In Reply to: Pew posted by Chris Cameron on March 20, 2010 at 16:09:
: I've been told the term P.U. comes from the Signeurial system in the New World, in that the deceased Signeurs were buried (not very deeply) directly under their 'pew', making it the most undesirable seat in the Church, because of the smell. What might be the potential validity of this? It seems an example of popular etymology.
Sounds in every way implausible.
- Although in the early modern period it was certainly a status thing to be buried under the church rather than in the churchyard, I know of no custom of burying people directly under their own pew.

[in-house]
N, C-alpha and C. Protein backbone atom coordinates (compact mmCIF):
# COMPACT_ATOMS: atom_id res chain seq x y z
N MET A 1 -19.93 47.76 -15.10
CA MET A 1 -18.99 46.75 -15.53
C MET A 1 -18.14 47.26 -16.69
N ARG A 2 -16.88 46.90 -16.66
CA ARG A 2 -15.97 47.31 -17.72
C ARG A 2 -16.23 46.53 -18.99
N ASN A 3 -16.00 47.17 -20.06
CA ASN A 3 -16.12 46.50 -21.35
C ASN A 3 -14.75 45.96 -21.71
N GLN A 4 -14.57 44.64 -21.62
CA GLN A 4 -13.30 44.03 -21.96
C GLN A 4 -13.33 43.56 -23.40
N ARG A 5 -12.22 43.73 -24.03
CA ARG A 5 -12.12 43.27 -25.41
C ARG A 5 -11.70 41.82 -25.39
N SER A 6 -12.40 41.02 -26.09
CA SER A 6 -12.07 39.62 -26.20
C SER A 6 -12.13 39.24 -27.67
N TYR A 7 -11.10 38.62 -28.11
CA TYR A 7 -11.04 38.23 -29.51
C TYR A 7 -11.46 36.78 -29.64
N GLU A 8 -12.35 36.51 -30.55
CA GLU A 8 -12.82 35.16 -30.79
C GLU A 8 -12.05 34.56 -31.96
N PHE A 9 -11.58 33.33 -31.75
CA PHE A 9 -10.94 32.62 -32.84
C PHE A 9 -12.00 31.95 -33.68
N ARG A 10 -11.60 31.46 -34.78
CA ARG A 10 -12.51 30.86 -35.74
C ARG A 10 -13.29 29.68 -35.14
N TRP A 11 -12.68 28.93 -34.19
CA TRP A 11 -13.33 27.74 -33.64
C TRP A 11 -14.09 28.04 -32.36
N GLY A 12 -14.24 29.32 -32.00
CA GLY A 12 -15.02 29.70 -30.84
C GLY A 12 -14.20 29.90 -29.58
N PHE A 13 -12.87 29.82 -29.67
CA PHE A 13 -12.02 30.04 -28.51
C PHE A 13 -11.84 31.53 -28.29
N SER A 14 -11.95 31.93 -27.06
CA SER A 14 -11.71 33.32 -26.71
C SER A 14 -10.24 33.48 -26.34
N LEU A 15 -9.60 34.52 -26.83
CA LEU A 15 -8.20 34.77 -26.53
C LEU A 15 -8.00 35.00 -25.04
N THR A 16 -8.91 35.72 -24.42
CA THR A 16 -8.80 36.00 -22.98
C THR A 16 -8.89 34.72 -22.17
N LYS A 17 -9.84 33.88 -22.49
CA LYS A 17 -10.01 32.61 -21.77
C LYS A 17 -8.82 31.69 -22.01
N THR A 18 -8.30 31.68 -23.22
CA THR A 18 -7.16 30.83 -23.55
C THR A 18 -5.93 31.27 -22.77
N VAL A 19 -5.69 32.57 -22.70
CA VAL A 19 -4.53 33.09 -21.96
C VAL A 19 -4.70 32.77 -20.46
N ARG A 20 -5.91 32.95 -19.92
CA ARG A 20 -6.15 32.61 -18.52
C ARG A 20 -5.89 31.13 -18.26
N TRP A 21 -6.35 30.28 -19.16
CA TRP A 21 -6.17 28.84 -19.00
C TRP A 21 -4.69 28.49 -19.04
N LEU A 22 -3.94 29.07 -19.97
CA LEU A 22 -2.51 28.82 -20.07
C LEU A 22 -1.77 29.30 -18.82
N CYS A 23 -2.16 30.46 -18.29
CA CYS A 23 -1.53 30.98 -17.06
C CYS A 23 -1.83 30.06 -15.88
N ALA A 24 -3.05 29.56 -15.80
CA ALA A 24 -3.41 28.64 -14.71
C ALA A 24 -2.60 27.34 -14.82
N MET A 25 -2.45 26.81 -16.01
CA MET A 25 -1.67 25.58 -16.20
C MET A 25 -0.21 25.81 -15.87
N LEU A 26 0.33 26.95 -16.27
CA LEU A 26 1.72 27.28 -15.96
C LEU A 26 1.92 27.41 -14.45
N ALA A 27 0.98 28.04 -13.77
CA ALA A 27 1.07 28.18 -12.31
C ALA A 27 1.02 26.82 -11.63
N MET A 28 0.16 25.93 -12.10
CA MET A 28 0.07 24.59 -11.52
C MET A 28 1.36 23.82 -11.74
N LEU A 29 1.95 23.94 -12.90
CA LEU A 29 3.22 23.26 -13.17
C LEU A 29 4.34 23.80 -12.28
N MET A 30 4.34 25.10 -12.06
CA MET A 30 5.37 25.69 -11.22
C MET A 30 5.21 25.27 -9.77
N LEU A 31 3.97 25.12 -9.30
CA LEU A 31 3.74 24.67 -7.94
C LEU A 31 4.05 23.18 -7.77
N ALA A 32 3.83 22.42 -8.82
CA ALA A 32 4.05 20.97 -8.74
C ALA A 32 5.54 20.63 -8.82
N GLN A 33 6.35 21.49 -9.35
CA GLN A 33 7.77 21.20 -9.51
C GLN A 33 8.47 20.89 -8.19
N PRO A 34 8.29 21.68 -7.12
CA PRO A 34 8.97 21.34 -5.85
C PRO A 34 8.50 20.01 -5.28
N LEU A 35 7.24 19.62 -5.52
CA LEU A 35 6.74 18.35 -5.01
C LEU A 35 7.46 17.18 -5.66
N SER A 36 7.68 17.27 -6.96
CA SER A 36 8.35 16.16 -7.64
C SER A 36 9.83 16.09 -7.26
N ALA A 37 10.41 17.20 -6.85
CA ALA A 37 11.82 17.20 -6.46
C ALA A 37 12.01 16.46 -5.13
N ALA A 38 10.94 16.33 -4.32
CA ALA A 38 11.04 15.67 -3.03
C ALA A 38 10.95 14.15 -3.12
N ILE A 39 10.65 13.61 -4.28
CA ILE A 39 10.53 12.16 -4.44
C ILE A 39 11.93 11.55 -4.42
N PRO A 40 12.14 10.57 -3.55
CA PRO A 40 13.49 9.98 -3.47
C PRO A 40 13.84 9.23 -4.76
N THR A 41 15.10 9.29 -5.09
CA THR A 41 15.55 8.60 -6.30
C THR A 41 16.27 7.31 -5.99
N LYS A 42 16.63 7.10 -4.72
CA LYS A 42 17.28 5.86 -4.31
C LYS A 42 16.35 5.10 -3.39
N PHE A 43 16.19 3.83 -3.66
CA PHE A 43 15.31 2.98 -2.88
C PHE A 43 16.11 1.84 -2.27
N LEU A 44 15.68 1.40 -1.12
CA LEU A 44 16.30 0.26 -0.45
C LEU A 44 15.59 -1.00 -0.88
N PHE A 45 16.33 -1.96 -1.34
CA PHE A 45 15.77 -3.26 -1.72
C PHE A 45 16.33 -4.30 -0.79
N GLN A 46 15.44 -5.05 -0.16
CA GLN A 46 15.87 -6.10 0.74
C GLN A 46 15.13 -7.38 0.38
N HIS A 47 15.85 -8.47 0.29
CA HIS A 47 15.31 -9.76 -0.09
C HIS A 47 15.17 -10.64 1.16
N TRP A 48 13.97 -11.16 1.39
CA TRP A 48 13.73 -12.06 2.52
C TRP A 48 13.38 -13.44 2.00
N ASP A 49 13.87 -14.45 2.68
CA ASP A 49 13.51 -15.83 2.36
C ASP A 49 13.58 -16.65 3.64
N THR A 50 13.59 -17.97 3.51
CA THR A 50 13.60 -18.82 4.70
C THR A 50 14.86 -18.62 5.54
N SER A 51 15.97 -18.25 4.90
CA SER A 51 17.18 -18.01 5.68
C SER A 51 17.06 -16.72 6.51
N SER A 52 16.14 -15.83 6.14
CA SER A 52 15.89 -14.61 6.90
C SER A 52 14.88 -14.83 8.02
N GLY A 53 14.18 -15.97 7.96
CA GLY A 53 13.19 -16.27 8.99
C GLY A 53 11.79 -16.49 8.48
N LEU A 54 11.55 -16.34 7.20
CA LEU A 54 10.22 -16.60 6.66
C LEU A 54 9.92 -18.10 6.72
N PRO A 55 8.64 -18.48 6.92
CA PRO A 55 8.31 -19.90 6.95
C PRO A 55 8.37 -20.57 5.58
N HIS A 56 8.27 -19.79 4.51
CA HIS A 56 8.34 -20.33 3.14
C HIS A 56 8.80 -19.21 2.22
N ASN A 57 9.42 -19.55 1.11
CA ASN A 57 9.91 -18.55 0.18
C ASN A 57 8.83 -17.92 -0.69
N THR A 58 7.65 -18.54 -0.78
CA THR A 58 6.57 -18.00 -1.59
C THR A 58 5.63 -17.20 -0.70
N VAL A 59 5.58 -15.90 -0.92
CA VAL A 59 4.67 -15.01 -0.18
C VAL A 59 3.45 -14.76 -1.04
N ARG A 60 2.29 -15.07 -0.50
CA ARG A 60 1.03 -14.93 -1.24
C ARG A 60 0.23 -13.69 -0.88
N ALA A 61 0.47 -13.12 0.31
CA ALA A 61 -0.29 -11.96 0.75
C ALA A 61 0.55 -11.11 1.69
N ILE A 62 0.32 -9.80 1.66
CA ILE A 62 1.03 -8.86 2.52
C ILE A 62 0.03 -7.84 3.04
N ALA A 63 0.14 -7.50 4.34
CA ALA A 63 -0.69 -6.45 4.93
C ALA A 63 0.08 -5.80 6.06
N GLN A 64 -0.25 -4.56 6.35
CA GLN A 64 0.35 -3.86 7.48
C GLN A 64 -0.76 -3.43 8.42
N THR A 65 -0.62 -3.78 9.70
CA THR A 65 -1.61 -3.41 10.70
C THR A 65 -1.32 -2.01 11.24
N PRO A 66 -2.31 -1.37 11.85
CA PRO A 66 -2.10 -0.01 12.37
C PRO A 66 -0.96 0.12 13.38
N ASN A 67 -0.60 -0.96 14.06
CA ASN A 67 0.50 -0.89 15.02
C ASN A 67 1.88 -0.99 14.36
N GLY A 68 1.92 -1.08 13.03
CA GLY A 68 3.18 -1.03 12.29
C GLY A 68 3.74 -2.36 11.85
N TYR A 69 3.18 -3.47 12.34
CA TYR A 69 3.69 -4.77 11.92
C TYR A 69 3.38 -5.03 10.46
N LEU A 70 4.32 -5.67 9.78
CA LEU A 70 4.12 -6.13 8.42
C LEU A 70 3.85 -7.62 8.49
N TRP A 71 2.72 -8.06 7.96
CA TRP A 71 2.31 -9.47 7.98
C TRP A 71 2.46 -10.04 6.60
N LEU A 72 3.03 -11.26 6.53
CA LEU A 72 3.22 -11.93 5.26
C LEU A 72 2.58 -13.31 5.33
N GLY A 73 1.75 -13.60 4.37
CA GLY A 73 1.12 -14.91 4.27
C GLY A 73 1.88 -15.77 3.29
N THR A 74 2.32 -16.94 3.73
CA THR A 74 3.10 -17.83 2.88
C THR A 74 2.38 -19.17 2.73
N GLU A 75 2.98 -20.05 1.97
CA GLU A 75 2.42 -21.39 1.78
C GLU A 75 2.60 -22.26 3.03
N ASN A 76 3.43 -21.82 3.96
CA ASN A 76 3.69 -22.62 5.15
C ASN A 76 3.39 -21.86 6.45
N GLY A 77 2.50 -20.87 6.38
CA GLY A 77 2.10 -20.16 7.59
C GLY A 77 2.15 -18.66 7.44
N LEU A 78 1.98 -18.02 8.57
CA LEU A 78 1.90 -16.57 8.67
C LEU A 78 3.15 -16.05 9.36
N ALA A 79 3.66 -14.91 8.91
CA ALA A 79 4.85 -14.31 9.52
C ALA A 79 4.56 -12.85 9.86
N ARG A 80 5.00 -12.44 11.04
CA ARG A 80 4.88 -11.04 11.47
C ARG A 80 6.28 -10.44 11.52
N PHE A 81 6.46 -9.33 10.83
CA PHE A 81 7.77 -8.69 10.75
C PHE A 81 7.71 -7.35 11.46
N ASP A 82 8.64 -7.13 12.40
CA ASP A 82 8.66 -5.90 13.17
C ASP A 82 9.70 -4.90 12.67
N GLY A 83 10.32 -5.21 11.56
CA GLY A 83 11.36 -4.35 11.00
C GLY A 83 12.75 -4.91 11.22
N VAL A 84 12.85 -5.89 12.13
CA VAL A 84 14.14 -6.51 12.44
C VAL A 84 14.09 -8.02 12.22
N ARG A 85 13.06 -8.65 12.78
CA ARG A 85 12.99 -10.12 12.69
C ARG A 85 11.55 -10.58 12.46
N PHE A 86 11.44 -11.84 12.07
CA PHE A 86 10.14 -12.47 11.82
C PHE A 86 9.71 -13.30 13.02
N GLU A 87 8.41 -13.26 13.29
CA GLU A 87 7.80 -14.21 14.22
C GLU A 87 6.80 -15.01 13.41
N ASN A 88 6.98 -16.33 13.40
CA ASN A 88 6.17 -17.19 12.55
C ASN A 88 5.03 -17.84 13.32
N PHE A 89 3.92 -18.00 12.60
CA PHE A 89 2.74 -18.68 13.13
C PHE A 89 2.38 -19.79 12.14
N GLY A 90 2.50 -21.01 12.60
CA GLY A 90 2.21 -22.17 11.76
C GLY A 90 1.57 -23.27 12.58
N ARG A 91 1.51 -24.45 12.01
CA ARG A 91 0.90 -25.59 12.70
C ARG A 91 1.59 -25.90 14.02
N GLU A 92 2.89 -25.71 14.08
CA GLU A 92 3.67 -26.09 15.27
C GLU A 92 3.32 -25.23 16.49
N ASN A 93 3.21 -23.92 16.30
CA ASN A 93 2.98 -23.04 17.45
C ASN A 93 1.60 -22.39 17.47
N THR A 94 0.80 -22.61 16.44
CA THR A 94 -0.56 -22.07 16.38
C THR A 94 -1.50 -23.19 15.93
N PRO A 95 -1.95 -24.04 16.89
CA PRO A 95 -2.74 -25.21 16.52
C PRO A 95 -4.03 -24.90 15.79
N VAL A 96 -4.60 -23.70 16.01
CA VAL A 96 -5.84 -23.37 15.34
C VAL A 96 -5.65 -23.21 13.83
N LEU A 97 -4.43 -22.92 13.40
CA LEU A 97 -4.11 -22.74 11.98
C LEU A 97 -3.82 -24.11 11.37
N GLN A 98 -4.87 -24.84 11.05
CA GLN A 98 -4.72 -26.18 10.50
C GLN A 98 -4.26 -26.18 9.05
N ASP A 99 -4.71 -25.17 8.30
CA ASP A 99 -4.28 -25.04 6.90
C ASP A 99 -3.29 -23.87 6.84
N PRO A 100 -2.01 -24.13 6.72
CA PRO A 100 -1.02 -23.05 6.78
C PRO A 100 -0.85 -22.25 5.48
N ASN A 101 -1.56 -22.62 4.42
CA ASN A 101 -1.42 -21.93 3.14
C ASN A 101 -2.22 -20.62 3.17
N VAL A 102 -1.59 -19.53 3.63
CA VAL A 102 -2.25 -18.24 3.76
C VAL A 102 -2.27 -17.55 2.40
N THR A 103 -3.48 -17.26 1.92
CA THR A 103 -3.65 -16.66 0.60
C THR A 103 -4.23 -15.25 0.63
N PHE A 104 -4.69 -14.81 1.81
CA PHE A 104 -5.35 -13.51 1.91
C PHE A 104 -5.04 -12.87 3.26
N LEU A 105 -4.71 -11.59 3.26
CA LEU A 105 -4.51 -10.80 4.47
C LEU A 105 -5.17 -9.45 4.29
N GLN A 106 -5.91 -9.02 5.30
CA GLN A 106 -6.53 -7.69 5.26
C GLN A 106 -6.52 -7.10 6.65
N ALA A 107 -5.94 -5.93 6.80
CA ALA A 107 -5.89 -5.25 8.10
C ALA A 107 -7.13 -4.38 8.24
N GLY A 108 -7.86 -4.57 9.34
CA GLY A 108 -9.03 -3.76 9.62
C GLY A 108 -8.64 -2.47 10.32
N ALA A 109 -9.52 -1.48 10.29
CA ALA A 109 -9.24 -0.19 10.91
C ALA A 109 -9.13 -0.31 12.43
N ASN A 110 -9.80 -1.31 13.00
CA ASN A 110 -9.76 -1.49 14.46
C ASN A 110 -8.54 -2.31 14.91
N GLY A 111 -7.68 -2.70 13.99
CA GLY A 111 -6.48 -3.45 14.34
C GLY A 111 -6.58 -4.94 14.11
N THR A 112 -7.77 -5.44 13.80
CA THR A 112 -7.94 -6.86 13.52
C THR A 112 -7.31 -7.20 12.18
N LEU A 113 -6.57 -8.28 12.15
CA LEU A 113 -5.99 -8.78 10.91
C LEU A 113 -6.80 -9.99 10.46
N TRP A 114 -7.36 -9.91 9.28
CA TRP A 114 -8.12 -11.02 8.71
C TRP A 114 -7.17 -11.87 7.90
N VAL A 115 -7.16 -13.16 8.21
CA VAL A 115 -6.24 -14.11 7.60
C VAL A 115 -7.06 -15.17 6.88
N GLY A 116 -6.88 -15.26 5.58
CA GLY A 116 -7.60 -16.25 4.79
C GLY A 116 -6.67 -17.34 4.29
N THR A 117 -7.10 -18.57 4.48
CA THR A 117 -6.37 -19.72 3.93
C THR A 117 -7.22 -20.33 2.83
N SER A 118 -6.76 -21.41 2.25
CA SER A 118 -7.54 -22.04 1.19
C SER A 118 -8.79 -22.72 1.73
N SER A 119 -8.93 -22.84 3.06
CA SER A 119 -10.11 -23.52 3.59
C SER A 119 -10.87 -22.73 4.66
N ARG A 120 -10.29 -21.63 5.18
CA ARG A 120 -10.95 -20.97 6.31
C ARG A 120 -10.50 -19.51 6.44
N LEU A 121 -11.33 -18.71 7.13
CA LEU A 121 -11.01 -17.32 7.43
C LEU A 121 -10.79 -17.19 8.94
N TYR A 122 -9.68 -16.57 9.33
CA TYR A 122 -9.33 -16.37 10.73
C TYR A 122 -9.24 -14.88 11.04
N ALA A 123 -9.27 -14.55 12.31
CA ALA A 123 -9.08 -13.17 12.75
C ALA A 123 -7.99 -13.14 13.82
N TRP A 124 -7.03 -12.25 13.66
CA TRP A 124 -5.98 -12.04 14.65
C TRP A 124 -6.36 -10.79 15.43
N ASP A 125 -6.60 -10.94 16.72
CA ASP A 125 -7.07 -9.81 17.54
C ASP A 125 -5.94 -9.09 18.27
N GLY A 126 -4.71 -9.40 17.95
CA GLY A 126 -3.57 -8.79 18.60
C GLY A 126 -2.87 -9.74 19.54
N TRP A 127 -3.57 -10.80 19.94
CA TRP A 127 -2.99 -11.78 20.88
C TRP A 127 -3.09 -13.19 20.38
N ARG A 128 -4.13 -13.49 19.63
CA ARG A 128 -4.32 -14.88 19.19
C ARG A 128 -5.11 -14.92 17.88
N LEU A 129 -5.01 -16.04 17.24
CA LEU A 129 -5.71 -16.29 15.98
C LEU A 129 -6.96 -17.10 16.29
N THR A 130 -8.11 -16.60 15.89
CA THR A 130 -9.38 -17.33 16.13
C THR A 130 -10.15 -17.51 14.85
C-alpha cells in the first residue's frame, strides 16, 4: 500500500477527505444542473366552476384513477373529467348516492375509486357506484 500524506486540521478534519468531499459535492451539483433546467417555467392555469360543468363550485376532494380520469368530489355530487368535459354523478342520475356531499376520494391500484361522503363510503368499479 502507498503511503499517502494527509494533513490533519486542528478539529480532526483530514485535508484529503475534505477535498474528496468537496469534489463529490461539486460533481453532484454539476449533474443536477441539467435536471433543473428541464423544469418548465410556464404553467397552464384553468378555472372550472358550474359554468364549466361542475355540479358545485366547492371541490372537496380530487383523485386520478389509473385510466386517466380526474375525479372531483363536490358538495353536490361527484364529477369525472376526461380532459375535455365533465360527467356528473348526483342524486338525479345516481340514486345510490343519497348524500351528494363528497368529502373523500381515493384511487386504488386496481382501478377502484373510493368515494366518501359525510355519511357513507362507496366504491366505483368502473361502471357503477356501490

- If that made one's own pew undesirable, that would be a very obvious reason *not* to do it!
- It is true that in many old English city churches in the 18th and 18th centuries the sheer number of burials around and under the church made the church smell of corruption; this was a major public health problem in London, for example. But if the burials under the floor got that bad, you'd smell them all over the church, not just in one pew.
- And there would be no reason for the smell to come vertically up through the floor; it would be far more likely to make its way through air vents in the crypt, and be most noxious nearest those vents.
- "PU" is far more likely to be a jokey version of "phew!" or "pooh!"